Disclaimer: This post contains references to products from one or more of our advertisers. We may receive compensation (at no cost to you) when you click on links to those products. Read our Disclaimer Policy for more information.
Using credit cards the right way can help your credit score. Use them the wrong way, and you’ll have a high credit utilization rate, and that’s not good.
Fortunately, there are easy ways to lower your utilization rate and get your credit score back in line. If you’re wondering how you’ll fix your credit score, read on.
Why Your Credit Utilization Rate Matters
Your credit utilization rate tells lenders how much of your credit you use up at once. In other words, how much money do you spend that you can’t afford to pay off?
In a perfect world, you wouldn’t have more than 30% of your credit lines outstanding. That’s what the credit bureaus want. But life happens, just look at 2020 with millions of people out of a job! Sometimes we have to use our credit cards – there’s no way around it.
If you have more than 30% of your credit line outstanding, it hurts your credit score. The even worse news is it makes up 30% of your credit score. That’s huge, which is why your utilization rate is so important.
There’s good news, though. You can lower your credit utilization rate pretty easily and quickly, and your credit score should respond fast.
How to Lower Your Credit Utilization Rate
#1. Monitor Your Expenses Like a Pro
This is the easiest tip. Watch what you spend. Maybe that’s easier said than done, but honestly, keep track of what you spend.
If you can’t trust yourself to stay within your limits, set alerts with your credit card company. Log into your account online and set up a threshold.
Let’s say you have a $1,000 credit line, set your alert for $300 so you know when you hit your 30% threshold. That’s your sign to stop using it until you can pay it off in full.
#2. Pay Down Account Balances Early
Sometimes even if you pay your balance down or off completely, the credit bureaus don’t know it. If your credit card company reports balances before your payment is due, you could end up in that grey area where you look like you carry a high balance, but you don’t.
The only way around it is to pay your account balance early. Rather than waiting for your due date, pay the bill as soon as it comes or as soon as you can after it arrives. The earlier you pay your balance down, the better your chances of lowering your utilization ratio.
#3. Ask for a Higher Credit Limit
If you can’t get your balance paid down fast enough, consider asking for a credit limit increase. It has the same effect on your credit score, but just in the opposite way.
You’ll need a solid payment history to get the higher credit limit, so keep that in mind. Also, don’t use the increased credit limit as an excuse to spend more. The idea is to keep your credit utilization rate low to help your credit score.
#4. Don’t Close Credit Lines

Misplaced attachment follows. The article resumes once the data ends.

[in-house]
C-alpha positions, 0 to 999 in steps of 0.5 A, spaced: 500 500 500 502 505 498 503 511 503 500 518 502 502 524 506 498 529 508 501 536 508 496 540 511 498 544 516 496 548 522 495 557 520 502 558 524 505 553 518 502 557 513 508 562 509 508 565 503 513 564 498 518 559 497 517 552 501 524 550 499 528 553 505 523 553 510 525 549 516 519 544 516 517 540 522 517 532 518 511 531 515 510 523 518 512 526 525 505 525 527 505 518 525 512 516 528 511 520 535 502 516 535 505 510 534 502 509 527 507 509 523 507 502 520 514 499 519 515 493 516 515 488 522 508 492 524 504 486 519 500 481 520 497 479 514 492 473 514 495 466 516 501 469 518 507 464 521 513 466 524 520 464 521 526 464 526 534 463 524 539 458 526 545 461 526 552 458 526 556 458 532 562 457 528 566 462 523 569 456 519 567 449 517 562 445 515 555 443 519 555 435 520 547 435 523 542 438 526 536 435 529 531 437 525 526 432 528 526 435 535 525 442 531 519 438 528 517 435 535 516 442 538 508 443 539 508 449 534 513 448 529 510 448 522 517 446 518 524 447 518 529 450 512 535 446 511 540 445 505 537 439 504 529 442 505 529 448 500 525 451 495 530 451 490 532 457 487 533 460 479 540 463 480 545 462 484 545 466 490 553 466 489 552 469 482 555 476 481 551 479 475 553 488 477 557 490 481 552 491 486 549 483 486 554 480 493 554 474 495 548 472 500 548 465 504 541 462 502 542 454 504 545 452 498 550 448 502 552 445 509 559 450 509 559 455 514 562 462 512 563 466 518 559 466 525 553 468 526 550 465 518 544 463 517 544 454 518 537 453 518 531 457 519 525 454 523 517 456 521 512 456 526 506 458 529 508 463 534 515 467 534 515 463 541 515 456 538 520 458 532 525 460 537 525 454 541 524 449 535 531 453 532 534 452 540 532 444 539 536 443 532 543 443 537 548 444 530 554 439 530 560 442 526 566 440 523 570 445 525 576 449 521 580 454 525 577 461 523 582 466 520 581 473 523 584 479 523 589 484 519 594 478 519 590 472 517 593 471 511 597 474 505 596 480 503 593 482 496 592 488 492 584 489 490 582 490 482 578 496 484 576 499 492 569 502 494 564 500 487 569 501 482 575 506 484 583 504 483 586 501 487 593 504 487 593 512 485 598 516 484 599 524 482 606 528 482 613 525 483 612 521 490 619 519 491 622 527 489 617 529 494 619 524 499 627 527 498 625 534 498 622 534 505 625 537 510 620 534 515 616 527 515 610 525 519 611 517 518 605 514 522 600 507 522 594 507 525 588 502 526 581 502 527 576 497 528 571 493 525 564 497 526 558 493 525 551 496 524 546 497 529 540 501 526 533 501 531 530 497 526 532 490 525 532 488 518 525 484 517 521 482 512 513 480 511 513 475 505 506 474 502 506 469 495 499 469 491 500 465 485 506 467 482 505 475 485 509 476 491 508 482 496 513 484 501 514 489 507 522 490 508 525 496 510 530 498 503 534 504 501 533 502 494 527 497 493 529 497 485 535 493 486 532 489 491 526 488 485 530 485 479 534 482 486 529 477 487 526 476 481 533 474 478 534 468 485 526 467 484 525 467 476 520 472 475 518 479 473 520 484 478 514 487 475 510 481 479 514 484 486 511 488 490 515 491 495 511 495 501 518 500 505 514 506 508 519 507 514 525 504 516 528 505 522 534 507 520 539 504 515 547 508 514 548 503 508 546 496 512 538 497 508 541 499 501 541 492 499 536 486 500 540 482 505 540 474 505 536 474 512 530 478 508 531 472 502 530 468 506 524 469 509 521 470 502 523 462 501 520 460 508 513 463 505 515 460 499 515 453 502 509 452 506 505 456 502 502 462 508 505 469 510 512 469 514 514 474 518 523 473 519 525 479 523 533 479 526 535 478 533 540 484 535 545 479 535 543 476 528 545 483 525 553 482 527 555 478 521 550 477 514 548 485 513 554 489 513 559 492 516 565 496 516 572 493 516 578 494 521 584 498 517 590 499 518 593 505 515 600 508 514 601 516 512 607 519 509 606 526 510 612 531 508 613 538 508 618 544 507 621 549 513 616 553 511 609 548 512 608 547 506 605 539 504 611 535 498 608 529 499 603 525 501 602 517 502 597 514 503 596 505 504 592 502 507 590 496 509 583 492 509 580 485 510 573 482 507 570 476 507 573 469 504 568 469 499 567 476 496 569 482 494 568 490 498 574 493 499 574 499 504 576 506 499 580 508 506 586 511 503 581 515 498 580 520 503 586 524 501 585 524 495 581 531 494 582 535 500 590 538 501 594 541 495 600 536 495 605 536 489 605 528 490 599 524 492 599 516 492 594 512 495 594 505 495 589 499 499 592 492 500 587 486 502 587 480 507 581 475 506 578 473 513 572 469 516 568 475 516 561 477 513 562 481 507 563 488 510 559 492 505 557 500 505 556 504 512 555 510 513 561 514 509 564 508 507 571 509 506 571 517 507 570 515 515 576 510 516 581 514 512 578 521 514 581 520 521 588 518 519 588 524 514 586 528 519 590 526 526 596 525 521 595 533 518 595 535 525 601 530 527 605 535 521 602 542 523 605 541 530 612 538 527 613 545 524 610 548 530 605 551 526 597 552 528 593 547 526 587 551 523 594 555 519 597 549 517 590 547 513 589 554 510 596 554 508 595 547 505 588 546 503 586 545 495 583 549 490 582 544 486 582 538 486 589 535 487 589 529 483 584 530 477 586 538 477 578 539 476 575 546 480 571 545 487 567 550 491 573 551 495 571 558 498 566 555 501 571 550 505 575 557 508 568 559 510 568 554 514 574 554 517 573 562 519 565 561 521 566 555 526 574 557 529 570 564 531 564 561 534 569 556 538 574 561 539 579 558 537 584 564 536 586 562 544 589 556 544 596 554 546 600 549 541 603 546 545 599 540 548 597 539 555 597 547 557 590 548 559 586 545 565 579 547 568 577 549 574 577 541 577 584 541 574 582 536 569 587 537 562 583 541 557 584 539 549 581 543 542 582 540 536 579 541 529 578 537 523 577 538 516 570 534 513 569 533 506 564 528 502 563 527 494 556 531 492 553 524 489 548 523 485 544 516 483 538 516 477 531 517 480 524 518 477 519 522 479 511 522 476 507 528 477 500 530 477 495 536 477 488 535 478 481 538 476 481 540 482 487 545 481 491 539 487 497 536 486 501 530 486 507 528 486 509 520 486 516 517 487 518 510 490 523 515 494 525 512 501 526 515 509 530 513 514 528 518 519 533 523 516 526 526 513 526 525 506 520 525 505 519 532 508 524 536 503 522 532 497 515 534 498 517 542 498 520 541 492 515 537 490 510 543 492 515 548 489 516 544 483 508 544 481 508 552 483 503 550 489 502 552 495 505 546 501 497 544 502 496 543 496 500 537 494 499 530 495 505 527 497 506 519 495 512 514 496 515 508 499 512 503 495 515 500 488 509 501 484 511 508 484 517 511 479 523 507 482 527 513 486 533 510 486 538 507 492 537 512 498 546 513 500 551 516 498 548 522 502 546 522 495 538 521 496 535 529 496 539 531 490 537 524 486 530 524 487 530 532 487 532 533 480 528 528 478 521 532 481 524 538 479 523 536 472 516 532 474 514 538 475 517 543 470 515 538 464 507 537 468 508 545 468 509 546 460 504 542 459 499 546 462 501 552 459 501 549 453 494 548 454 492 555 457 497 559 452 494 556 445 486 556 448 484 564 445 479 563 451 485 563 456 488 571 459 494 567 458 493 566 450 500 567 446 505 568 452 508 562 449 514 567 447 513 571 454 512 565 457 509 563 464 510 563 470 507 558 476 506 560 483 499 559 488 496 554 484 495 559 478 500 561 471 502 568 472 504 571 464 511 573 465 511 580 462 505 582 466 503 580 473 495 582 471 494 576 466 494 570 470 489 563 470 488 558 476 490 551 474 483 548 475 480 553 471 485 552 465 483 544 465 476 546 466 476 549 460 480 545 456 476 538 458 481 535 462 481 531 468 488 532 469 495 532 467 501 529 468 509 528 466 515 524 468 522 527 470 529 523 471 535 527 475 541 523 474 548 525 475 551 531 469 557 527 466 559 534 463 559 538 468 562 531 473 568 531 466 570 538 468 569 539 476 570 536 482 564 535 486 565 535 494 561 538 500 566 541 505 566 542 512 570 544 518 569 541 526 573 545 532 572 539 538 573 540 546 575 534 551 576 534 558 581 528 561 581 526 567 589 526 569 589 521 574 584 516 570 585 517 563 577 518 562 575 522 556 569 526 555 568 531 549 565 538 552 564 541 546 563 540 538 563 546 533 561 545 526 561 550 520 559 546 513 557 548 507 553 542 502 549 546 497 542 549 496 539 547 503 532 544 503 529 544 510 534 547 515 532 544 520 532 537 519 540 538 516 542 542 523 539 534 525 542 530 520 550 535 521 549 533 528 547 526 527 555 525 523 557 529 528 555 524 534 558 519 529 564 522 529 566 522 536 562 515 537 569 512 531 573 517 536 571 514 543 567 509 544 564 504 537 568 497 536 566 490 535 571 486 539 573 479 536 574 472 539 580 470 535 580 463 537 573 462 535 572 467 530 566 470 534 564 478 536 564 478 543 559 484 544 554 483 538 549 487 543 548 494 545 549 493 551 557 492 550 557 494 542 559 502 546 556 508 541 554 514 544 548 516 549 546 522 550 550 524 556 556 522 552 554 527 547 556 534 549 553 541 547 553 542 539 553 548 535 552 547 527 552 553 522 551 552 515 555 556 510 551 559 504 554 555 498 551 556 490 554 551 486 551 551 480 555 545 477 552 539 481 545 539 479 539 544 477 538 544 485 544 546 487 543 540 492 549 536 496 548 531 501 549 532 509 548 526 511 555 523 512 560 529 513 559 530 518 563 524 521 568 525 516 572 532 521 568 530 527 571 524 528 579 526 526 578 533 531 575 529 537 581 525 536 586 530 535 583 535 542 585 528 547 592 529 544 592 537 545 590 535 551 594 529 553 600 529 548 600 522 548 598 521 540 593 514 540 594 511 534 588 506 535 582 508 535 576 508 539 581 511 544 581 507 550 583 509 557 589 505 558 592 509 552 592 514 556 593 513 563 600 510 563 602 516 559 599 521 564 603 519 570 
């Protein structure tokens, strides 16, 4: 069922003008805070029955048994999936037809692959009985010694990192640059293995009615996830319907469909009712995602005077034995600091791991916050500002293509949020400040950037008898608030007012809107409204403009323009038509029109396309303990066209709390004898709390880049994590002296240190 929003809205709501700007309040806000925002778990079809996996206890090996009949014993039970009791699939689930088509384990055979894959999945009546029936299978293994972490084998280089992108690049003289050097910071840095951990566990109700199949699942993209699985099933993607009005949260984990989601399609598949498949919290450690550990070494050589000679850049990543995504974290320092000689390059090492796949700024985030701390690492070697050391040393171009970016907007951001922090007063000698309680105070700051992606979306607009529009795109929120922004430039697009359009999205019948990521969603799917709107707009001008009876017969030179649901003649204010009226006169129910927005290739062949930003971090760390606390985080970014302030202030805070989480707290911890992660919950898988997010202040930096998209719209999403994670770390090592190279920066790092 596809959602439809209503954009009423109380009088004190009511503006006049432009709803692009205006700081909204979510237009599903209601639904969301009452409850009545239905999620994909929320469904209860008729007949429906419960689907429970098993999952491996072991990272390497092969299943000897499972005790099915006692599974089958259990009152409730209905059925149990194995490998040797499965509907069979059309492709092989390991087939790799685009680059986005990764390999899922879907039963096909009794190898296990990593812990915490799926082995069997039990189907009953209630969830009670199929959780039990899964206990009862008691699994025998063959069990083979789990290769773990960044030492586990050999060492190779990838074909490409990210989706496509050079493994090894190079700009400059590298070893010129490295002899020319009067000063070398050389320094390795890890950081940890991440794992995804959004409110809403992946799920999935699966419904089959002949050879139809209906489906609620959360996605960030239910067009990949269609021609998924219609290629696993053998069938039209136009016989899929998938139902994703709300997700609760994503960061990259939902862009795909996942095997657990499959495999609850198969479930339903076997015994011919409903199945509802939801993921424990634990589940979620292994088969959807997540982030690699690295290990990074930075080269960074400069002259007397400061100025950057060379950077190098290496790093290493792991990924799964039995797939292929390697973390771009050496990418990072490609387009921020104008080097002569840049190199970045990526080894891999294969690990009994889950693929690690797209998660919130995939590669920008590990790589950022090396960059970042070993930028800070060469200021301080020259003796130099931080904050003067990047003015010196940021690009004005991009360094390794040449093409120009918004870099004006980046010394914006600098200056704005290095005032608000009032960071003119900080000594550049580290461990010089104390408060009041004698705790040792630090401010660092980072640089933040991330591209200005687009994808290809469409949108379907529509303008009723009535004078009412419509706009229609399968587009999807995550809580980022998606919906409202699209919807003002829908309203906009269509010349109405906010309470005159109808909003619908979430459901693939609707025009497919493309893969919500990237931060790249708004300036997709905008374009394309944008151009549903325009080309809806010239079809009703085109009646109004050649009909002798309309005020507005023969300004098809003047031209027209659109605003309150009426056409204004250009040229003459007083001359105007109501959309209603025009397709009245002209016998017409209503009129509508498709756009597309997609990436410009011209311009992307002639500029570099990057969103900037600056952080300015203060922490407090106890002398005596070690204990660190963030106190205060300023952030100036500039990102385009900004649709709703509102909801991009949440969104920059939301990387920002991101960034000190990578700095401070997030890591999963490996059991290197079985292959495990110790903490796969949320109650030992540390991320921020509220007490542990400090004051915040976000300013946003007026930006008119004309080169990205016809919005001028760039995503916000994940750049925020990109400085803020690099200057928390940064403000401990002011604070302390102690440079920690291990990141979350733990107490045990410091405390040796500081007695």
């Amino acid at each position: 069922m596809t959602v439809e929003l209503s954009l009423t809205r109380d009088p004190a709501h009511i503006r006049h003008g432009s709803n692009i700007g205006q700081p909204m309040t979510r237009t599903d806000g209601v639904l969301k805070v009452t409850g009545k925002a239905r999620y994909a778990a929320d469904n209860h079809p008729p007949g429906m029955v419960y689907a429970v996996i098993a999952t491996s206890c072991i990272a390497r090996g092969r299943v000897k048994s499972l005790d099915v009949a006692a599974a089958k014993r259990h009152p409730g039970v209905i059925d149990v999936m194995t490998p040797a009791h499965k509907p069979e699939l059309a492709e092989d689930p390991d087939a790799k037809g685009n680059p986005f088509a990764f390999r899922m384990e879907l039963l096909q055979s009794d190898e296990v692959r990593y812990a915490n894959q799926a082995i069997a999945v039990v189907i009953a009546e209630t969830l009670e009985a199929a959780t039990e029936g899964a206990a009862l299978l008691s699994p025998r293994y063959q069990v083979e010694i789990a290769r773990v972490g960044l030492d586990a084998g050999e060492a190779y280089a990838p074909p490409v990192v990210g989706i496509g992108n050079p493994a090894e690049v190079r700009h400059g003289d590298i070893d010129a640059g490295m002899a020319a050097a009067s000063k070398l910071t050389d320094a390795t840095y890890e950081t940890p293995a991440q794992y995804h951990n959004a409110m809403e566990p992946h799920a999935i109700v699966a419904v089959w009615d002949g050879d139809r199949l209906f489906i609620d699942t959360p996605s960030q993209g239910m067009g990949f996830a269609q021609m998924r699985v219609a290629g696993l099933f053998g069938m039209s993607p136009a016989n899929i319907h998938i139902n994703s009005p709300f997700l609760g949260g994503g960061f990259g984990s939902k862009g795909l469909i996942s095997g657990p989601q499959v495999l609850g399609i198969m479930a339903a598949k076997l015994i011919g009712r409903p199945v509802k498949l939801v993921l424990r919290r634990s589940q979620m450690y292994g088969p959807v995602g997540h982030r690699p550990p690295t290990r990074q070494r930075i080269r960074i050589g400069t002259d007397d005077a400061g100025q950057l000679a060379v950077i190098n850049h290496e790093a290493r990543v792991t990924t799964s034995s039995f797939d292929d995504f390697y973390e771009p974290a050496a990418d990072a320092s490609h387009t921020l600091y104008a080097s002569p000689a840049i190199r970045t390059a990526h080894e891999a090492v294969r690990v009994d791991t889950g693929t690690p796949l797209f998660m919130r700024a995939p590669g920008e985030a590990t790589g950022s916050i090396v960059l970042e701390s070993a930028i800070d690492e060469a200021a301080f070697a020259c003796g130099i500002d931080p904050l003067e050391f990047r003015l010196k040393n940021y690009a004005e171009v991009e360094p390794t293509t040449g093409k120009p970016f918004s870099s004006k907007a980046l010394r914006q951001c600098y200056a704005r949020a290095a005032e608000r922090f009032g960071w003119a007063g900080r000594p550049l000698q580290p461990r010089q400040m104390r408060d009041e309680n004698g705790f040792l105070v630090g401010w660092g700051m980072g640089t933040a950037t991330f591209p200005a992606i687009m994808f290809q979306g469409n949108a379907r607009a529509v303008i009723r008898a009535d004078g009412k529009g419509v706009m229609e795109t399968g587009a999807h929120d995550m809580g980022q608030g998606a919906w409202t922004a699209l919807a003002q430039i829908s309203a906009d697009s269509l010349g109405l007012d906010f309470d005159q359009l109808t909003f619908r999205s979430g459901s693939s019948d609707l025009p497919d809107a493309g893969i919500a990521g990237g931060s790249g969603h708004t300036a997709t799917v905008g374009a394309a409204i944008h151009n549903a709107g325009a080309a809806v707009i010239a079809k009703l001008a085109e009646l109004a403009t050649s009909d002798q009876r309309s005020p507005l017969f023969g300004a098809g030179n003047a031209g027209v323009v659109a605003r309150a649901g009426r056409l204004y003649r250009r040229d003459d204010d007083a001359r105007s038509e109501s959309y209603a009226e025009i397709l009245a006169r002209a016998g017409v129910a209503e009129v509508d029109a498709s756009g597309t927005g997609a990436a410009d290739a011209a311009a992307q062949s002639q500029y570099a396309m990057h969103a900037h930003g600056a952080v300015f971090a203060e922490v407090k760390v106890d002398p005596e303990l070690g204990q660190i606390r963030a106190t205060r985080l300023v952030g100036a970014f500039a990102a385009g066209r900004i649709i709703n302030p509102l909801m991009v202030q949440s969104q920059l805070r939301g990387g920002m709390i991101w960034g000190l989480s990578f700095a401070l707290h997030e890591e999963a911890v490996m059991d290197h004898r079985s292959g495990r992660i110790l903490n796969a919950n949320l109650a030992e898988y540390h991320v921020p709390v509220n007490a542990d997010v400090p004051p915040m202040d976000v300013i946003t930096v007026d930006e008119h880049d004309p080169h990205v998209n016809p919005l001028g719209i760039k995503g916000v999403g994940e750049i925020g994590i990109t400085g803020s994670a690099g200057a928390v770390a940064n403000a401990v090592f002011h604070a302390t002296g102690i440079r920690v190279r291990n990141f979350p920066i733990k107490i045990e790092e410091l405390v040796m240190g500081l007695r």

It may seem smart to close credit lines, right? But this doesn’t decrease your utilization ratio. In fact, it increases it.
Let’s say you have 3 credit cards each with a $1,000 credit limit and 2 with $500 outstanding. The third card has $0. With all 3 cards open, you have a 33% utilization ratio. If you close the $0 balance credit card, so you don’t use it, your utilization ratio increases to 50% because you lost the $1,000 open credit line.
When you close a credit line, it also hurts your credit score because it lowers your credit age. The longer you have credit open, the better it is for your credit score even though it only accounts for 10% of your credit score.
Related: Best Credit Monitoring Services
#5. Open a New Credit Card
Opening a credit card is another way to decrease your credit utilization ratio. When you add to your available credit and don’t charge anything, you lower the percentage of your outstanding debt to your available credit lines.
Be careful, though, new credit does two things to your credit score.
- Decrease your credit age. This may hurt your credit score slightly.
- Hits you with a credit inquiry which hurts your credit score slightly too.
Learn More: How to Build Your Credit
#6. Pay Off Credit Card Balances with a Personal Loan
If you can’t bring your credit utilization rate down, consider refinancing it into a personal loan. This only works if you do the following:
- Pay off all credit card debt with the personal loan
- Pay the personal loan payments on time
- Don’t use the credit cards
- If you use the credit cards at all, it must be less than 30% of your available credit
You may save on interest charges going this route, but again, make sure you can afford the payment. Don’t take on a debt you can’t comfortably afford.
#7. Limit Your Monthly Spending
If you set balance threshold alerts and you’re constantly going over your credit limit, consider setting up a new budget.
Revisit your expenses and income. Where are you, overspending? Find areas you can cut back and make room for the charges you’re putting on your credit card.
Try to only buy what you can afford to pay in cash. It’s a lifestyle change and may take some time to figure out, but limiting your monthly spending helps keep your credit utilization rate down, leaving you with a higher credit score.
Bottom Line: How to Lower Your Credit Utilization Rate
Don’t ignore your credit utilization rate. If you know your balances are high, figure out a way to bring them down. If paying the balances off isn’t an option, use one of the other tips to easily reduce your utilization rate and increase your credit score.
More Credit Resources: